Various embodiments of the invention pertain to stents, although as indicated above, the invention is applicable to devices other than stents. In these embodiments, the stent typically comprises a substantially two-dimensional element which has a curvature that forms all or a portion of a tubular structure. For example, a sheet-like element may extend partially or completely around an axis to form a tubular structure or a portion thereof, a ribbon-like element may extend partially or completely around an axis to form a ring-shaped structure or a portion thereof, a ribbon-like element may extend along the length of an axis in the form of a helix, and so forth.
As used herein, a “substantially two-dimensional element” is one whose thickness is much less than its length and its width, with thicknesses typically being less than ⅕ the width and the length, more typically less than 1/10 the width and the length. As indicated above, examples include sheet-like element and ribbon-like elements, among others.
In certain of these embodiments, the medical device may be a stent that comprises a sheet of material that is rolled upon itself, with at least one superhydrophobic surface region positioned on one side and at one end of the of the sheet and at least one superhydrophobic surface region positioned on the opposite side and at the opposite end of the sheet.
A perspective view of a stent of this type is shown in
Returning now to
Although the stent shown in
In the embodiment shown in
In accordance with an embodiment of the present invention, a design like that shown in
As indicated above, in addition to being formed using a low surface energy material (e.g., an inherently hydrophobic material), superhydrophobic surfaces typically have an associated surface roughness. Examples of low surface energy materials include fluorocarbon materials (i.e., materials containing molecules having C—F bonds), for instance, fluorocarbon homopolymers and copolymers such as polytetrafluoroethylene (PTFE), fluorinated ethylene propylene (FEP), ethylene tetrafluoroethylene (ETFE), ethylene chloro-trifluoroethylene (ECTFE), perfluoro-alkoxyalkane (PFA), poly(chloro-trifluoro-ethylene) (CTFE), perfluoro-alkoxyalkane (PFA), and poly(vinylidene fluoride) (PVDF), among many others.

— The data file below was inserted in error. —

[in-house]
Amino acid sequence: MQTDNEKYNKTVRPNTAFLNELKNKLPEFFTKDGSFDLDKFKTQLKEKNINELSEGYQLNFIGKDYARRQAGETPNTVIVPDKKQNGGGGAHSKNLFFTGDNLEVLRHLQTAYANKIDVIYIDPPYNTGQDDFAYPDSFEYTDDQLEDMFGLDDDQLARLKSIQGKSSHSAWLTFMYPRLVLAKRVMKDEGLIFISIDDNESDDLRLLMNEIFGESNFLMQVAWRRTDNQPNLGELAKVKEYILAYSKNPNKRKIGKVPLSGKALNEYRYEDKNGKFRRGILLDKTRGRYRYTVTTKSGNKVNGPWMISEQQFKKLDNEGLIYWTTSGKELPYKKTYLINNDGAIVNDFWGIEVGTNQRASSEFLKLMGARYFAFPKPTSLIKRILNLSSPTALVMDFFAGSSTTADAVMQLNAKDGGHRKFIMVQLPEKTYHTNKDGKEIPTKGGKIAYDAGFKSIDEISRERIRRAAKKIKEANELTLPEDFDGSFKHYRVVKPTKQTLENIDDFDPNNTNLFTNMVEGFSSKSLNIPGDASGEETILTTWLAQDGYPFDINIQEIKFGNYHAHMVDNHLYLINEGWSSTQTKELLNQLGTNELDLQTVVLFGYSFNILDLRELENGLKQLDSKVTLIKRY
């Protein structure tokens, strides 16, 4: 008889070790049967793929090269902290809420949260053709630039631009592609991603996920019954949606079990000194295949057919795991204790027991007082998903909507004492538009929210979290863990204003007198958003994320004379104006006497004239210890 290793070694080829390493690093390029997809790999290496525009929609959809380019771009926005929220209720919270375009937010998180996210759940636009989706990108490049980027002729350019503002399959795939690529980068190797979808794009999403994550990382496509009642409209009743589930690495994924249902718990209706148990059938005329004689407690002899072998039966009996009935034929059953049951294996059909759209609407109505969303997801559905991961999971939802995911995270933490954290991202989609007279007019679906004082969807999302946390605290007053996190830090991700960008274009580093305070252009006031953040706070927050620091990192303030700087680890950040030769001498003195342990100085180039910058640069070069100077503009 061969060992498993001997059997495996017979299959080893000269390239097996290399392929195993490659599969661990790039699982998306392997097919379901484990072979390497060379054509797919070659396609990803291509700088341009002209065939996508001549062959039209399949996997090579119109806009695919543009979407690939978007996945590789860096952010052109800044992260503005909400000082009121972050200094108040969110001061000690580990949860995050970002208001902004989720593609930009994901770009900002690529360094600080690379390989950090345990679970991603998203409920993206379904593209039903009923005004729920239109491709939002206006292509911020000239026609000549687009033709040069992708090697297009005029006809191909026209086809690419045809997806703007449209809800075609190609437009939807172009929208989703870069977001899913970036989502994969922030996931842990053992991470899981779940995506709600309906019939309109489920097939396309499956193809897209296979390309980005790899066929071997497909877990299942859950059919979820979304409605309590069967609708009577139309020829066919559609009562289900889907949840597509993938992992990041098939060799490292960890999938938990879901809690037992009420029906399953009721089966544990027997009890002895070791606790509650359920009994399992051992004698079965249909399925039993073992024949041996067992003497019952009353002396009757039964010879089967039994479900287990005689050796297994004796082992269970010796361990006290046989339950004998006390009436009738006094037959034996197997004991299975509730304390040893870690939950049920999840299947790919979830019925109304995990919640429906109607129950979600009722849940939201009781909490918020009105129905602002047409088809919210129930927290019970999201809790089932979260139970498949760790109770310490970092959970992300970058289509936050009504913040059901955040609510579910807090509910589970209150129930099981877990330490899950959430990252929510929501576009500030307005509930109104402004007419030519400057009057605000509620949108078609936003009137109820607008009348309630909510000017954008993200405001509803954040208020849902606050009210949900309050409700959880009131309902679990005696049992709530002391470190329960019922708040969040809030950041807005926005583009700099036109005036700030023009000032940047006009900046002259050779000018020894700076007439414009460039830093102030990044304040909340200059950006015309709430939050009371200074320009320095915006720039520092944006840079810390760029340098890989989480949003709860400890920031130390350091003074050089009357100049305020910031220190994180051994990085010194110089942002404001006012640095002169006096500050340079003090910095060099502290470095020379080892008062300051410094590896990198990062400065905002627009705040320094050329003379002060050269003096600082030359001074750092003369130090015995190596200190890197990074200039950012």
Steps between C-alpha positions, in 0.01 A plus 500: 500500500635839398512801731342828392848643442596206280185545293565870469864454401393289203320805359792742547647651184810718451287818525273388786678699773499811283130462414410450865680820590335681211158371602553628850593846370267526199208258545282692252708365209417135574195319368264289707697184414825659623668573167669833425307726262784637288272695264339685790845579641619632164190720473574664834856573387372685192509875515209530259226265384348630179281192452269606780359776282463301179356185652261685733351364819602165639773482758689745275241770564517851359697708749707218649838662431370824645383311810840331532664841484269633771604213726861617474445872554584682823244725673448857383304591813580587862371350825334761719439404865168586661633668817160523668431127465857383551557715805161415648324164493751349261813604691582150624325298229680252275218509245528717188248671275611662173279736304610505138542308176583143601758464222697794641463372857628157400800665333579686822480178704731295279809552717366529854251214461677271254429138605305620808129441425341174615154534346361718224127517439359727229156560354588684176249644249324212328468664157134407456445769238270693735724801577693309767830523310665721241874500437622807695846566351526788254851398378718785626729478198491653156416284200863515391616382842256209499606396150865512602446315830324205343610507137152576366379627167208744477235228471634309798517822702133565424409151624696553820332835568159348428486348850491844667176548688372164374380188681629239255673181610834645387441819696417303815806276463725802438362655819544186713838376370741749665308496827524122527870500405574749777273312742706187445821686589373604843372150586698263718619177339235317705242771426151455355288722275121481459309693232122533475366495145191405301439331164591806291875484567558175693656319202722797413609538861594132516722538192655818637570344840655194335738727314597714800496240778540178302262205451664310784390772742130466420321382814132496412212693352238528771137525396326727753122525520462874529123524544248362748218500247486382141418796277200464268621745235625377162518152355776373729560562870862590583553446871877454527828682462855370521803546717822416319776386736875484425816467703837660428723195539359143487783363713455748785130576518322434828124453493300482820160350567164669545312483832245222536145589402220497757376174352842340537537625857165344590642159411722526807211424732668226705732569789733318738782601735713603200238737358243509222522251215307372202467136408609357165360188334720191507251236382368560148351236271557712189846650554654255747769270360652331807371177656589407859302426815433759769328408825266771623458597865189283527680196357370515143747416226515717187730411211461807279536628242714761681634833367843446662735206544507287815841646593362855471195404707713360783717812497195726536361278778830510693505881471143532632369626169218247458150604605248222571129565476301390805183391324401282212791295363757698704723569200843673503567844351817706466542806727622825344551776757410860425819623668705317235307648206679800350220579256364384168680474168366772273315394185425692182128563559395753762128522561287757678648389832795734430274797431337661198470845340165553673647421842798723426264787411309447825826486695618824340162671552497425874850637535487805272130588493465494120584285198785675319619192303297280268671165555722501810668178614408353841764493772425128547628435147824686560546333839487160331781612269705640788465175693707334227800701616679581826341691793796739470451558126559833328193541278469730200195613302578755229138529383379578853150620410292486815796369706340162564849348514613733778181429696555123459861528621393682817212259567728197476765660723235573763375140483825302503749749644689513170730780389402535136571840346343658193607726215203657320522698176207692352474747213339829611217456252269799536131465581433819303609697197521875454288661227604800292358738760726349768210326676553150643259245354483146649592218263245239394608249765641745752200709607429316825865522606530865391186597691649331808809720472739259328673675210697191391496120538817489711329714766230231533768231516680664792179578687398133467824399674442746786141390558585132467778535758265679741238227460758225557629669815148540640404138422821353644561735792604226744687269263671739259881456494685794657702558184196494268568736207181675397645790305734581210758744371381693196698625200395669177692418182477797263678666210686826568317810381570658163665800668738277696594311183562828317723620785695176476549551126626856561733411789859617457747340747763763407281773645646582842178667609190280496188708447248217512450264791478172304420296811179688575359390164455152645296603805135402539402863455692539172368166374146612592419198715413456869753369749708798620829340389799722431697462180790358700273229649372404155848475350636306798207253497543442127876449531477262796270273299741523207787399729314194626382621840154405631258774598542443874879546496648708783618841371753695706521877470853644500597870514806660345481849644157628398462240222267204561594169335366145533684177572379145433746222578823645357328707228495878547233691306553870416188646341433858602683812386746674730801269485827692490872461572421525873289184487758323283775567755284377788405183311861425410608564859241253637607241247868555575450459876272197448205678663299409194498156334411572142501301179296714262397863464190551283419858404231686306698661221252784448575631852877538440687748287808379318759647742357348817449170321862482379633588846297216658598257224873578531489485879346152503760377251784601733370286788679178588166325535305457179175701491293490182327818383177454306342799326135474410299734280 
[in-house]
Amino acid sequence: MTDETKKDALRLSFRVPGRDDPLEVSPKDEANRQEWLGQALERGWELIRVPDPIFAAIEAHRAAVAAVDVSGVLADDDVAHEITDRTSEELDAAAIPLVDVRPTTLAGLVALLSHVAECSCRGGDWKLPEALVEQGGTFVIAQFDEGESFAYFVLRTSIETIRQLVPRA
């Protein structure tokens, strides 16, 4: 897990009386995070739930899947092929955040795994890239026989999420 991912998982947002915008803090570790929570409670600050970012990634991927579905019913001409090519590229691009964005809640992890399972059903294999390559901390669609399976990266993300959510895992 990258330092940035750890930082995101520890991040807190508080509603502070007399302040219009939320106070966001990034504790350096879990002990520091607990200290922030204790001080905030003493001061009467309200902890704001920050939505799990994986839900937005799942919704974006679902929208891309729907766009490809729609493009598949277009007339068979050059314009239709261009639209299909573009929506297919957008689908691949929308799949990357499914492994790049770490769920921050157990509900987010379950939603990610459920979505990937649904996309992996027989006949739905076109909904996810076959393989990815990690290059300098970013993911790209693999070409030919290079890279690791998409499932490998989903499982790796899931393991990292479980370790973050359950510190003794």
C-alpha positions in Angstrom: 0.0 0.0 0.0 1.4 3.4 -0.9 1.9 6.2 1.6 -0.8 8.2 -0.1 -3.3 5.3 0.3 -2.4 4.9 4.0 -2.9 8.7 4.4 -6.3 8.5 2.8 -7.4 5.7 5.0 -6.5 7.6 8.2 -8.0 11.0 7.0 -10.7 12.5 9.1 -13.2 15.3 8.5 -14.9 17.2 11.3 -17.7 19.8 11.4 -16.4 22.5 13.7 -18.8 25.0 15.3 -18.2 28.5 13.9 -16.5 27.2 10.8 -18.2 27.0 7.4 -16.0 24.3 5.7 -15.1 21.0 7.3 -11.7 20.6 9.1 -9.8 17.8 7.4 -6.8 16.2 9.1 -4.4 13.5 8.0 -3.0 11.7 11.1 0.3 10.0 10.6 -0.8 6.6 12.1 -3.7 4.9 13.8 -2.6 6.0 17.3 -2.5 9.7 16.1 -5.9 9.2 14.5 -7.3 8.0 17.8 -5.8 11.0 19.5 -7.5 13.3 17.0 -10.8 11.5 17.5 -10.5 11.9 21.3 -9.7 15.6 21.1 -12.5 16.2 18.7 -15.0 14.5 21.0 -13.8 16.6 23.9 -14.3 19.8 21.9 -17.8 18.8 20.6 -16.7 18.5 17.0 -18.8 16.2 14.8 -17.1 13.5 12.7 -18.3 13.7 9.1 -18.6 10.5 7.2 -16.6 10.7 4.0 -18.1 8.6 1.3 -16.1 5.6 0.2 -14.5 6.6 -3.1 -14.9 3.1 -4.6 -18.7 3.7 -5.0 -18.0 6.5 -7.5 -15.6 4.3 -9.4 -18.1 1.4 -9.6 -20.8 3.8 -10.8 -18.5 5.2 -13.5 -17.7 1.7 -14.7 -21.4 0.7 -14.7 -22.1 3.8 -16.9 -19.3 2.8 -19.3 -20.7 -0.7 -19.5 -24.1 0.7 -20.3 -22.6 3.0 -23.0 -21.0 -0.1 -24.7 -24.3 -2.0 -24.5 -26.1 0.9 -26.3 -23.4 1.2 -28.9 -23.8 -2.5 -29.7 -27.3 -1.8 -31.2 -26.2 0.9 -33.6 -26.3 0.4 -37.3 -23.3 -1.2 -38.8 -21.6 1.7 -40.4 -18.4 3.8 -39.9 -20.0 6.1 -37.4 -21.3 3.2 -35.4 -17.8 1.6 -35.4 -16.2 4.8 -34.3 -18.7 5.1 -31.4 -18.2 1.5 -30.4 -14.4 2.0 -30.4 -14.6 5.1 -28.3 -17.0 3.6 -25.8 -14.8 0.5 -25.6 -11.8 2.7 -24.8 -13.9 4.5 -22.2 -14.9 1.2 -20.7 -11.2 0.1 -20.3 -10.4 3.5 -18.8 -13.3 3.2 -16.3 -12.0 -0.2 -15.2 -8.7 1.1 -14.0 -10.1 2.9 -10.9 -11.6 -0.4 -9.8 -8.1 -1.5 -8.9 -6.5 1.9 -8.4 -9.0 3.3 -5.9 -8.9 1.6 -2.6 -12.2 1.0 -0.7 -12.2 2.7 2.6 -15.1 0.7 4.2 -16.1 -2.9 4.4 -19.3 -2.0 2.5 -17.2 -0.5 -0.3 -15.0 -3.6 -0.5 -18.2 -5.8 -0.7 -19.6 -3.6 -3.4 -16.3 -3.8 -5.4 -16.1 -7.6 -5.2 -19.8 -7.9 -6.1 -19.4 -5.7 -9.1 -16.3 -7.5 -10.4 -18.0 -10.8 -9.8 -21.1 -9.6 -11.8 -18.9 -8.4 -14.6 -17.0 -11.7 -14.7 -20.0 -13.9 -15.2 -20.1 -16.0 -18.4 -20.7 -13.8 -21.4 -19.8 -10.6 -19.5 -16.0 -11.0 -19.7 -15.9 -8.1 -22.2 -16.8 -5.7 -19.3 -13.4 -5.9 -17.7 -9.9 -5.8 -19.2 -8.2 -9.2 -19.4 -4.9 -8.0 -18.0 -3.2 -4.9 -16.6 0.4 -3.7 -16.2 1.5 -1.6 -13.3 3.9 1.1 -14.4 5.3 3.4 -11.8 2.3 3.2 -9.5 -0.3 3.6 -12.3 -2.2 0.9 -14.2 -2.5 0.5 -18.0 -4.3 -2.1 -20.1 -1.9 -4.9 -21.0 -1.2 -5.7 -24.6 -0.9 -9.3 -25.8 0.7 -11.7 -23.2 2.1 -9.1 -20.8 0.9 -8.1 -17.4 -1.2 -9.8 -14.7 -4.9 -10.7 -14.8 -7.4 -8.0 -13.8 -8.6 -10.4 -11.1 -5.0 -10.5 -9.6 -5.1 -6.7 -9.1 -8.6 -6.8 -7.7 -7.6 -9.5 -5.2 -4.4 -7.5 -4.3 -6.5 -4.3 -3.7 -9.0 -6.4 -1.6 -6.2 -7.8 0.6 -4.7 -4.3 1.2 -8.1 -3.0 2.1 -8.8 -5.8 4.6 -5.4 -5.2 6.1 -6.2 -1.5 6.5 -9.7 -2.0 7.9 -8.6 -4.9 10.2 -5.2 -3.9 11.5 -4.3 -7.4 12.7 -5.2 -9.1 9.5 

Various methods for providing superhydrophobic surface regions are known, several of which are described in Pub No. U.S. 2007/0005024 to Weber et al., which is hereby incorporated by reference.
Such methods include methods in which an inherently hydrophobic surface material (e.g., a fluorocarbon material, such as a fluorocarbon polymer) is textured to render it superhydrophobic (e.g., using laser ablation techniques, plasma etching techniques, or lithographic techniques in which a material is etched through apertures in a patterned mask). The hydrophobic surface material may correspond to a substrate material or to one or more layers disposed over a substrate material.
Such methods further include methods in which one or more layers of hydrophobic material (e.g., a fluorocarbon material, such as a fluorocarbon polymer) is/are provided over a textured surface. The textured surface may correspond, for example, to a textured substrate material or to one or more layers of textured material disposed over a substrate material, for instance, one or more layers that comprise a sol-gel material or a particulate material (e.g., carbon nanotubes). For instance, a fluorocarbon polymer coating may be deposited over a textured surface by chemical vapor deposition or glow discharge deposition.
In some embodiments, layer-by-layer processes (in which multiple layers of alternating charge are deposited over underlying substrates) may be employed to produce superhydrophobic surface regions. For example, the layers of alternating charge may comprise a negatively charged polyelectrolyte-containing layer, a positively charged polyelectrolyte-containing layer, and a charged particle layer. Polyelectrolytes which can confer hydrophobicity include fluorinated polyelectrolytes.